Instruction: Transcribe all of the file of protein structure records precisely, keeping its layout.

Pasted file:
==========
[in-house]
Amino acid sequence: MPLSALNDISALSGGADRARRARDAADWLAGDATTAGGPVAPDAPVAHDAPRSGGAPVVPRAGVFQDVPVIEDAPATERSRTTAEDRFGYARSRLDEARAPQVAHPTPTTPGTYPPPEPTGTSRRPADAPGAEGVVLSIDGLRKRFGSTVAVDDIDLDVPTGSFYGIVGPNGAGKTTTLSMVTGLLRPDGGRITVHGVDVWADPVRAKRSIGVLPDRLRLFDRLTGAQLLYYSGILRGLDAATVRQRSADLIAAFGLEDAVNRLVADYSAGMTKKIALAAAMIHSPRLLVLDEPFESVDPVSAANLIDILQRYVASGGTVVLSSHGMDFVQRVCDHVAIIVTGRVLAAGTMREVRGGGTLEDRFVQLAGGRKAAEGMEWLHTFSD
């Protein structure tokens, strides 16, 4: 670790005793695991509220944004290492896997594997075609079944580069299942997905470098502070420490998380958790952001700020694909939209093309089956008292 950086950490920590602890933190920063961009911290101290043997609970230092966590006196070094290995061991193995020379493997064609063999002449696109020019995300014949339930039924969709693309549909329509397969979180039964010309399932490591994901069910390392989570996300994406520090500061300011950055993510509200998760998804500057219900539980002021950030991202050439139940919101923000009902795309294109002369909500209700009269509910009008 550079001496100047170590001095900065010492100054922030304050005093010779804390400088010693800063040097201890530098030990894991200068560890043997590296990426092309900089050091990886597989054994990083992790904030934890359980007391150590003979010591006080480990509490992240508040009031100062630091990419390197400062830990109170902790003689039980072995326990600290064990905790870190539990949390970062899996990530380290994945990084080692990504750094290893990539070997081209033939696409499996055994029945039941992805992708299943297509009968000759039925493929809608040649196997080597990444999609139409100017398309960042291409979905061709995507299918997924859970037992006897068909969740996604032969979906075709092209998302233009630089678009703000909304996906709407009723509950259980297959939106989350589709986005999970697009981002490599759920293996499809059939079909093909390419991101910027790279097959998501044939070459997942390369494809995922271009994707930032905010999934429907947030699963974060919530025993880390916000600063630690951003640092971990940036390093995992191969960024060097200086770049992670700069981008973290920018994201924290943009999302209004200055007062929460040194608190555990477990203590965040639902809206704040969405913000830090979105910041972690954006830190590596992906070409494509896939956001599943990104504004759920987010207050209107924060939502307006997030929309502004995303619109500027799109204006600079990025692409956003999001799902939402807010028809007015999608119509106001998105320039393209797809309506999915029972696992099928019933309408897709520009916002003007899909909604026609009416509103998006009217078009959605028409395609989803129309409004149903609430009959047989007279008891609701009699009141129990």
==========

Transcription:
[in-house]
Amino acid sequence: MPLSALNDISALSGGADRARRARDAADWLAGDATTAGGPVAPDAPVAHDAPRSGGAPVVPRAGVFQDVPVIEDAPATERSRTTAEDRFGYARSRLDEARAPQVAHPTPTTPGTYPPPEPTGTSRRPADAPGAEGVVLSIDGLRKRFGSTVAVDDIDLDVPTGSFYGIVGPNGAGKTTTLSMVTGLLRPDGGRITVHGVDVWADPVRAKRSIGVLPDRLRLFDRLTGAQLLYYSGILRGLDAATVRQRSADLIAAFGLEDAVNRLVADYSAGMTKKIALAAAMIHSPRLLVLDEPFESVDPVSAANLIDILQRYVASGGTVVLSSHGMDFVQRVCDHVAIIVTGRVLAAGTMREVRGGGTLEDRFVQLAGGRKAAEGMEWLHTFSD
């Protein structure tokens, strides 16, 4: 670790005793695991509220944004290492896997594997075609079944580069299942997905470098502070420490998380958790952001700020694909939209093309089956008292 950086950490920590602890933190920063961009911290101290043997609970230092966590006196070094290995061991193995020379493997064609063999002449696109020019995300014949339930039924969709693309549909329509397969979180039964010309399932490591994901069910390392989570996300994406520090500061300011950055993510509200998760998804500057219900539980002021950030991202050439139940919101923000009902795309294109002369909500209700009269509910009008 550079001496100047170590001095900065010492100054922030304050005093010779804390400088010693800063040097201890530098030990894991200068560890043997590296990426092309900089050091990886597989054994990083992790904030934890359980007391150590003979010591006080480990509490992240508040009031100062630091990419390197400062830990109170902790003689039980072995326990600290064990905790870190539990949390970062899996990530380290994945990084080692990504750094290893990539070997081209033939696409499996055994029945039941992805992708299943297509009968000759039925493929809608040649196997080597990444999609139409100017398309960042291409979905061709995507299918997924859970037992006897068909969740996604032969979906075709092209998302233009630089678009703000909304996906709407009723509950259980297959939106989350589709986005999970697009981002490599759920293996499809059939079909093909390419991101910027790279097959998501044939070459997942390369494809995922271009994707930032905010999934429907947030699963974060919530025993880390916000600063630690951003640092971990940036390093995992191969960024060097200086770049992670700069981008973290920018994201924290943009999302209004200055007062929460040194608190555990477990203590965040639902809206704040969405913000830090979105910041972690954006830190590596992906070409494509896939956001599943990104504004759920987010207050209107924060939502307006997030929309502004995303619109500027799109204006600079990025692409956003999001799902939402807010028809007015999608119509106001998105320039393209797809309506999915029972696992099928019933309408897709520009916002003007899909909604026609009416509103998006009217078009959605028409395609989803129309409004149903609430009959047989007279008891609701009699009141129990």